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Why Does the Moon Shine?

Have you ever been asked or wondered why the moon shines? This simple demonstration will show children of all ages why the moon shines!  When demonstrating to a child, do not give away any answers…instead ask them questions and let them discover the reason why the moon shines.  This discovery gives them ownership and usually more excitement about learning.  I always try to remember it is all in the presentation and allowing them to discover the answers so they can take ownership of their learning.

You will need:

flashlight

bike reflector

Procedure:

This experiment is done at night time. Point the flashlight at bicycle reflector and then turn it off.

Questions to ask:

What did you notice?

Is the reflector glowing?  (Ask when flashlight is on and off.)

Does the reflector give off light?

How are the moon and reflector the same?

For younger children ask specific questions such as what do you think the flashlight is supposed to be?  (The sun.)  What is the reflector in our activity? (The moon.)

Results:

The reflector only glows when the flashlight is on it.  The reflector, like the moon, does not give off light.  It reflects light  in different directions.  The moon only reflects light from the sun.  Without the sun, there would be no moonlight.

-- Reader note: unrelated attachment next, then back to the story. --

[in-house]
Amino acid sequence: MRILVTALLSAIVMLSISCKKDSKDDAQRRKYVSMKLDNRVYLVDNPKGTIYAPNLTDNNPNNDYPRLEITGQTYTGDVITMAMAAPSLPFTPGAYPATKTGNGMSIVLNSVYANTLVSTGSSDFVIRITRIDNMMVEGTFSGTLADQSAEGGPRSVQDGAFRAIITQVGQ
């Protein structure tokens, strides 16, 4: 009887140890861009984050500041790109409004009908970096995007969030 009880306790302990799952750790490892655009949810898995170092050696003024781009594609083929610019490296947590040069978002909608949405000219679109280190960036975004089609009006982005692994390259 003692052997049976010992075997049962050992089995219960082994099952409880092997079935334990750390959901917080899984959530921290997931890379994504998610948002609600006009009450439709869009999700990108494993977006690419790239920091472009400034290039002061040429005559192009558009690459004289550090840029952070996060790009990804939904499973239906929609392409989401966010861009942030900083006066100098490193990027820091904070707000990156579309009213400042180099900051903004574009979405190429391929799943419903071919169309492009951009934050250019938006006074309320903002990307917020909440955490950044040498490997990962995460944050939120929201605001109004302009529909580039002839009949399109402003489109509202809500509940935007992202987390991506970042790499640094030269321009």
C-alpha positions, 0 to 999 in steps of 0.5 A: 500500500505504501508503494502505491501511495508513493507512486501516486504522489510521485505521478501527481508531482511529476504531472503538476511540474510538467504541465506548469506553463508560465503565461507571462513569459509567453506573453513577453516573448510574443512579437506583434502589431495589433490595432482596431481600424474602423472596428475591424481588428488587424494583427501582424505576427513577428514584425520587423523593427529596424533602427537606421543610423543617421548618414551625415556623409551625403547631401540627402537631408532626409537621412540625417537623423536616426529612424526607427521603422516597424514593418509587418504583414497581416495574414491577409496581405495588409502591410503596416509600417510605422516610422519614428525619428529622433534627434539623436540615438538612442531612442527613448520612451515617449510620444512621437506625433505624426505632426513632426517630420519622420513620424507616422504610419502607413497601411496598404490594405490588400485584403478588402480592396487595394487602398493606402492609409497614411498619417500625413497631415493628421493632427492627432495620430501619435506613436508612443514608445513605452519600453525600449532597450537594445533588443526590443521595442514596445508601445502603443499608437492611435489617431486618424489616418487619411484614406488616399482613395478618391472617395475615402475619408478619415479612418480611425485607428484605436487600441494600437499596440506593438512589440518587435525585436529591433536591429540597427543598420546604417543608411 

The moon revolves around the earth so sometimes we can see more of the “lit up” side and sometimes we can see less.  This all depends on where the moon is in it’s orbit and how much of the lit up side is facing us.

Cool discovery!

To extend this idea:

Younger children can draw a picture of the moon and if able to write…write a sentence or new fact about the moon.  Also, a perfect night to read “Goodnight Moon” by margeret wise Brown.

Before the experiment:

If you keep a science journal at home have your child or children write the question, “Why does the moon shine?” and then a hypothesis as to why they think the moon shines. If you prefer to discuss the guesses and then have them write down the results. sketching a picture with the journal entry will help the to remember the experiment when reviewing their journal.

Model:

Have children make a model of the Earth, sun and moon. A shoebox would work well for them to hang their models.  Or have them use dough to shape the Earth, moon and sun according to size. (Have them research size so they can have the proportion correct.)

Observe:

Spread out some blankets or chairs on a clear night and just observe the moon. This may lead to more questions, observations and discovery.

Older Children can do more detailed research:

This simple experiment gives a glimpse into the reason as to why the moon shines, have your older kids research more about the moon.

For example, the moon is actually dark and the reflective coat cannot be seen up close.  They can look up about Albedo which is the measure of an object’s reflection of the Sun’s radiation.  There is much to learn and have the older children present their findings.  Allow them to be creative with their presentation.

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